A pied crow cheekily scouring the back garden for any snacks — that rough cawing and hopping about. I laugh as I watch.
Autumn is here with barrow loads of squash and butternut and my kitchen has baskets piled high with yellow and orange squash, sweet carrots with dirt still clinging, papery brown onions and tiny flat white cipolino onions, banana shallots, plaited strings of garlic and dried jalopeno chillies.
My housemate has gone walkabout, taking her first walk up through the village all alone with a single crutch, stopping to greet neighbours and pay an electricity account. She has had cabin fever all week and was determined to get out and walk about like a free woman.
Sat in on and helped facilitate a women’s workshop with women speakers from north Congo talking (in French through translators) about recovery from life-threatening trauma, the attacks on women by criminal militia. Very moving shares — one of the women is coming to help out at the local clinic and may stay with us for a while, 65 years old and raped by militia in front of her children and grandchildren — she suffered terrible fistulas after the rapes, then had her throat cut, but survived and laid charges, demanded refugee status elsewhere. She has a great sense of humour and is physically strong as whipcord. It was humbling to listen to women like her, surviving the unspeakable, the unimaginable, and reclaiming their lives. And I once again I realize that Africa punches the sentimentality out of those of us who live here.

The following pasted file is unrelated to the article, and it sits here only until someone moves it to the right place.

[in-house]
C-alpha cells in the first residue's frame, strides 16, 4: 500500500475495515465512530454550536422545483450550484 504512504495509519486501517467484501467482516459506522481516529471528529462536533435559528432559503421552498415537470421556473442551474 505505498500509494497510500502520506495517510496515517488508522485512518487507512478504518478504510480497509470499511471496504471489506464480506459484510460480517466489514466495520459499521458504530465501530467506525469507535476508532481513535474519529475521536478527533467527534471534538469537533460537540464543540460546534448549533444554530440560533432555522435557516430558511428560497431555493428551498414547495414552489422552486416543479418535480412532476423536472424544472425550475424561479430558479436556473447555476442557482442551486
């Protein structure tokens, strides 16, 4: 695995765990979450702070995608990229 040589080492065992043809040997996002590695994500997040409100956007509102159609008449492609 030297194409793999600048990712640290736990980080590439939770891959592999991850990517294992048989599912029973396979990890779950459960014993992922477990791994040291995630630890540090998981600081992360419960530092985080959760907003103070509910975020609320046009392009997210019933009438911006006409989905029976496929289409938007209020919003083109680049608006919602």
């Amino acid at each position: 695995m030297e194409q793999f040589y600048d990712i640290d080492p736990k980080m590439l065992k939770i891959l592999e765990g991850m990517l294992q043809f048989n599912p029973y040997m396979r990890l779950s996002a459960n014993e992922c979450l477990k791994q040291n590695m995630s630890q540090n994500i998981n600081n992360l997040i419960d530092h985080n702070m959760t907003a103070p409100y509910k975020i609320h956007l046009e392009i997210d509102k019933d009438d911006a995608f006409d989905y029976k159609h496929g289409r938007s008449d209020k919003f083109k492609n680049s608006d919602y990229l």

In a nearby garden, somebody is chopping firewood. I wonder idly what kind of wood: vine stumps or acacia thorn or branches of rooikranz, appalewood, black wattle. In the evenings and early mornings there is the scent of woodsmoke from cooking fires and chimneys. Many villagers have old Dover and Rayburn wood-burning stoves and save on electricity, keeping tall pots of black coffee simmering on the back plate. It is good to know the years of egographical escapes has passed, that I have come home to myself. Sobriety is the only landscape or horizon I want.